Looking for a new laptop with an eye to using it for processing gigibytes of image and 3D point (XYZ) data.
I'm tempted by an Asus with i7 chip and 12GB RAM. It's HDD though, so I'm wondering if I'd be better off with a SDD machine. In the same price bracket I see SSD machines with i5 and 8GB.
Does the extra speed of the SSD make up for 4GB less of RAM and a lower spec chip?
I'm no expert (several will be along later) but are the images so big that the computer uses the drive during processing?
The data derived from them could be in the order of gigabytes. It's the generation of that data that is the hungry part.
I am no expert but do have experience of an Asus laptop, and I'd say avoid if you can. Mine was always clunky and died after just over two years. That was about 3 years ago so it's possible that newer models are better, but I bought it on the recommendation of a PC world adviser and always regretted it.
Sorry for the negativity - maybe others have had better experiences?
I've always found Asus to be bomb-proof but I've not had one since 2010 so the quality may have dived.
I avoid HP on principle, Dell aren't too bad, longevity-wise. A friend is going on about Microsoft laptops but they seem, like MacBooks to cost the earth for little spec.
Have had two Acers which have been acers. I don't do much of any size or complexity on them, mind. I'm not sure whether my latest one is HDD or SSD though, sorry.
I guess it depends on how much you are worried about speed and how much data you need to store vs cost.
PC Mag say the following:
SSDs • Road warriors: People who shove their laptops into their bags indiscriminately will want the extra security of an SSD. That laptop may not be fully asleep when you violently shut it to catch your next flight. This also includes folks who work in the field, like utility workers and university researchers. • Speed demons: If you need things done now, spend the extra bucks for quick boot-ups and app launches. Supplement with a storage SSD or hard drive if you need extra space. • Graphic arts and engineering professionals: Yes, I know I said they need hard drives, but the speed of an SSD may make the difference between completing two proposals for your client and completing five. These users are prime candidates for dual-drive systems. • Audio engineers and musicians: If you're recording music, you don't want the scratchy sound from a hard drive intruding. Go for quieter SSDs."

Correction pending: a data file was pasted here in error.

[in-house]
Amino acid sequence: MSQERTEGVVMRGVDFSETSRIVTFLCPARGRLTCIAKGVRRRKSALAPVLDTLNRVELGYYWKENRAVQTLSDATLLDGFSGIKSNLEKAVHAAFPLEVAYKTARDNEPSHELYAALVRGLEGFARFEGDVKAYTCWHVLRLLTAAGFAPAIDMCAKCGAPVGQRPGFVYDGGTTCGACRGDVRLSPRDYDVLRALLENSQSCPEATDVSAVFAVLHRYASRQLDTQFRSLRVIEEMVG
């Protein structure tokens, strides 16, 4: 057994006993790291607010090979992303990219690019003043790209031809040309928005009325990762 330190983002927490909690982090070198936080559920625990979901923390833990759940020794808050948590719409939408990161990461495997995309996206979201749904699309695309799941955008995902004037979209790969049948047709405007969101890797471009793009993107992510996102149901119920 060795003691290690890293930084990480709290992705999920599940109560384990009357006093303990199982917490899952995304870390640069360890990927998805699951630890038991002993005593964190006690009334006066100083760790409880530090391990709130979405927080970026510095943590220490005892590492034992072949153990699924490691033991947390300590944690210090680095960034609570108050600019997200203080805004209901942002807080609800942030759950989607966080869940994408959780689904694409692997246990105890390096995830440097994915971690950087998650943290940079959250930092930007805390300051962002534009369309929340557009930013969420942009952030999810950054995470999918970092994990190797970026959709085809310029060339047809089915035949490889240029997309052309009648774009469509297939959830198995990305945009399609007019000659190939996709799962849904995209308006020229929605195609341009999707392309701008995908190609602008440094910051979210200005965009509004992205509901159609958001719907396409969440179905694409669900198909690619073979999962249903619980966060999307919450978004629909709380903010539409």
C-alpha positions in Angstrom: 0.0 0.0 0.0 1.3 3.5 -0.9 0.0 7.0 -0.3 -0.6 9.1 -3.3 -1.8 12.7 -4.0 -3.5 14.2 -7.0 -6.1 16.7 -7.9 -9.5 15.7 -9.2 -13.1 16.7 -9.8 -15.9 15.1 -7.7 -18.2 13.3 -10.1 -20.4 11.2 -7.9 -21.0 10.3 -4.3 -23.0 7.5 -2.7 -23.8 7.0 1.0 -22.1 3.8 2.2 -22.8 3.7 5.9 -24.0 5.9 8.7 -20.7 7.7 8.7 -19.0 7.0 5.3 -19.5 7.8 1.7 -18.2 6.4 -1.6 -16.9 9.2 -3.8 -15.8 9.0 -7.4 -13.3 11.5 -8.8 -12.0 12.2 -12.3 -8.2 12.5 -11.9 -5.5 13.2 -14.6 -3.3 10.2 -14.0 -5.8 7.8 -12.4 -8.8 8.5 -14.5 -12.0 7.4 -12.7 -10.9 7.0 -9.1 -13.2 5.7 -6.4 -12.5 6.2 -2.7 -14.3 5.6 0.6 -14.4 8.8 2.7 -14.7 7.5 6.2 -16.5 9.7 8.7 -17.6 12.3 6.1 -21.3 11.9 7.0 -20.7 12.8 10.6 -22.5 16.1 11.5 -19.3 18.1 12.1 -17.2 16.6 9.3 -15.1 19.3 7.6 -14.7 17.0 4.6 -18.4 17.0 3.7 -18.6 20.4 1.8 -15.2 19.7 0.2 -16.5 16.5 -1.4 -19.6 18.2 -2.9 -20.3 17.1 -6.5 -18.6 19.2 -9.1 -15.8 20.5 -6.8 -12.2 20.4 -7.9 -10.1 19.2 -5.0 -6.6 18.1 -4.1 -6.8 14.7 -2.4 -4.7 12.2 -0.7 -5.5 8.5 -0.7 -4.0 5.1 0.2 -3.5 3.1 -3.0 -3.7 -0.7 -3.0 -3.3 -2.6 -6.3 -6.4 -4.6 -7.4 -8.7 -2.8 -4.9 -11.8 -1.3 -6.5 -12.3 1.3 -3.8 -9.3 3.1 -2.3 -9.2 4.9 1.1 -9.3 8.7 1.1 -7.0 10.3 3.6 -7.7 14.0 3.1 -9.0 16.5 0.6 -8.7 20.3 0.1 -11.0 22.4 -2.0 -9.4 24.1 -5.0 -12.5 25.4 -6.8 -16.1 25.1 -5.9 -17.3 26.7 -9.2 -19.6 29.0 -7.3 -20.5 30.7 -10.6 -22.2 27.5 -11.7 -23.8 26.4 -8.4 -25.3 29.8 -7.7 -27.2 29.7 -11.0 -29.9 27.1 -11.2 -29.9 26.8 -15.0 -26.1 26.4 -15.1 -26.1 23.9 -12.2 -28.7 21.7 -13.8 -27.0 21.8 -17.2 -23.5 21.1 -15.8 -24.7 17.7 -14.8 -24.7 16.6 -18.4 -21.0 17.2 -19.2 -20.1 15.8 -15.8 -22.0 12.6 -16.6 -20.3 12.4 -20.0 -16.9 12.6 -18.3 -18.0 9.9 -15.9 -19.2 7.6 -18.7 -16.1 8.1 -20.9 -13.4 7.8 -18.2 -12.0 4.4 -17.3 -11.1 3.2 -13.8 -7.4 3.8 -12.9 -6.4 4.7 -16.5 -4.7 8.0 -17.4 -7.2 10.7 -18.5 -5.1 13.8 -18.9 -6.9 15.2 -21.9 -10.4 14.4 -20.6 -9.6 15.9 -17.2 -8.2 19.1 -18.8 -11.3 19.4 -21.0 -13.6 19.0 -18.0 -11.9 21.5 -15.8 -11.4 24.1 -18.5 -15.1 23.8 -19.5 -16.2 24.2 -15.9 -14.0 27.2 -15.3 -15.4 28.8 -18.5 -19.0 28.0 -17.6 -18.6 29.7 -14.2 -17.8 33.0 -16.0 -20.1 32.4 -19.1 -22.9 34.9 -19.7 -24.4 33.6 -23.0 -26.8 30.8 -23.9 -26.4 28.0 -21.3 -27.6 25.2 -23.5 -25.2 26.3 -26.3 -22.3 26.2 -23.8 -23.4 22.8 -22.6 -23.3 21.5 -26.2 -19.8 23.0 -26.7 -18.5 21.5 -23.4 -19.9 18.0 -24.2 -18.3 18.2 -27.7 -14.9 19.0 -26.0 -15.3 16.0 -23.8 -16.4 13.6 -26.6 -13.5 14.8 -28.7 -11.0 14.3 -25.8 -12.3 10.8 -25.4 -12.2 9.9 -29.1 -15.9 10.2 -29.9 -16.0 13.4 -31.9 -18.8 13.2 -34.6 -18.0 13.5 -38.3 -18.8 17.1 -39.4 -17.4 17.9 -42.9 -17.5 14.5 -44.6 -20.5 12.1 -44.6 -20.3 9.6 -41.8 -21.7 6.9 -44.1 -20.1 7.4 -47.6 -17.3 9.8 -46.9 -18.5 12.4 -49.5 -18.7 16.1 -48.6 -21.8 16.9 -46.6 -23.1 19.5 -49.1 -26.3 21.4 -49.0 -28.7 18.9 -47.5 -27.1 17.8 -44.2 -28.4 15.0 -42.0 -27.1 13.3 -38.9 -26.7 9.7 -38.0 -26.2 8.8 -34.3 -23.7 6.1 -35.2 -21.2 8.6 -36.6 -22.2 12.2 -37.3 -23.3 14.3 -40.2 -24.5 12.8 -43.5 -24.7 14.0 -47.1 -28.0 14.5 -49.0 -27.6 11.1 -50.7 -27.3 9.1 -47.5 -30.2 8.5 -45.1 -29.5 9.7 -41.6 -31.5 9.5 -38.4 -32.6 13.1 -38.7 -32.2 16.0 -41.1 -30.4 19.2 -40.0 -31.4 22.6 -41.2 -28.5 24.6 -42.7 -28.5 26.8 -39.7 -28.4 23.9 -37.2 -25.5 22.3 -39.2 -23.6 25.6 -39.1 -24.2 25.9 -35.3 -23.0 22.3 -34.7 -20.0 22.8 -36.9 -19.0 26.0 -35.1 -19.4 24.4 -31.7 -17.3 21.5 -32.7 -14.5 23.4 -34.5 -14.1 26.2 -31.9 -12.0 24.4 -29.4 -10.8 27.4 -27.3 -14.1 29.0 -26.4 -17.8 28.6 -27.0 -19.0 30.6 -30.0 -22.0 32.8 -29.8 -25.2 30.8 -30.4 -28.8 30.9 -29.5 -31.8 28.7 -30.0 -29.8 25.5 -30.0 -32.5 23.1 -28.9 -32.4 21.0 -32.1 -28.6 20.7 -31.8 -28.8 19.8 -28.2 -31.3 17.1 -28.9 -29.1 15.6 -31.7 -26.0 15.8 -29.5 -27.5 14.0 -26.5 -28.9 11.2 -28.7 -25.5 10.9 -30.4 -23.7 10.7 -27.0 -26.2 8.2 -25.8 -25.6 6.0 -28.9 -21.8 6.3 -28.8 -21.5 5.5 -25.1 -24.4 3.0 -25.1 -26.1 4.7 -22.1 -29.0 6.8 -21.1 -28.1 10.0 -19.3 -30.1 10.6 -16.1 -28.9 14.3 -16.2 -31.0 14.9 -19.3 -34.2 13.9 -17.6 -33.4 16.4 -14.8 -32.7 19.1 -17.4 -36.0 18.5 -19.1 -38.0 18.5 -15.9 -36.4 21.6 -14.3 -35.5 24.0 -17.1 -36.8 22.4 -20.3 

Thanks for that list Moomin. It sounds like I could get away with HDD and may be better off with it. Mind you, the one i'm looking at is 5400rpm, which strikes me as a bit low.
Faster HDDs are rare nowadays. Everyone is going for SSDs if they want speed.
What's your budget? John Lewis have a tasty looking Lenovo at the moment with a good screen, the latest generation i5, and an SSD for 600 quid. I'm rather tempted.
You might want to look at an SSHD, the hybrid that gives some, if not the best, of both worlds.
The heavy stuff would be work-related. Home stuff would be light. I thought of buying heavy duty to handle work stuff and in case my job gets Brexited and I need to go solo. However...
...as for my present job, it's not for me to spend money on hardware for them. And I'd probably be better salting away money to buy something work-suitable should I go solo rather than mixing home computing with work.
I'd rather like an integral CD drive (to watch movies on - I have no TV) and there is a Dell Inspiron that comes with one, as does the ASUS. From what I read, Asus customer service sucks while Dell's is very good.
Still, I like the idea of SSD...
On my desktop, BIOS to login screen went from 21 to 7s after changing from a hybrid drive to pure SSD.
I'd go for the SSD and maybe have some form of NAS or cloud storage if you need extra space.
It shouldn't be difficult, even for a non-technical person, to swap a spinny disk for an SSD.
But any machine with a genuine claim to high performance should be coming with an SSD these days.
SSD sounds a bit more 'future-proof', or 'future-resiliant', at least. I believe you can buy traditional additional storage fairly cheaply anyway. You can get a 3TB hard drive for £75 or fewer.
Currently looking at the Dell Inspiron 15 7000. 16GB, i7, Nvidia geoforce 940mx, £795. Reviews say, shit colour, dark display and not great keyboard.
In any case, due to the laws of physics, a laptop really isn't what should be used for actual number-crunching activities. Get your workplace to sort you out with a suitably powerful desktop; a mobile i7 is not the same as a real one.
As you're dealing with images you'll be needing a huge monitor (or several) as well.
Then, with your work needs sorted out, you can choose a laptop to sort your own personal requirements. It should definitely come with an SSD though.
If I discount work needs altogether, something with decent sound and battery life and an integral DVD drive would suit me.
My 2011 MacBook Pro was transformed by the addition of an SSD, and it will happily do video and audio editing. Don't scrimp that side of things, it's worth so much more than processor or gpu power, only RAM comes close in terms of effect on performance.
I'm now focussed on SSD machines, only question is which.
- HP I used to hear get dsiplay problems quite quickly
- Lenovo - I know they were IBM but are now Chinese
- Asus, I have an old fondness for but customer service not great
- Dell, I'm typing on one and its not been too bad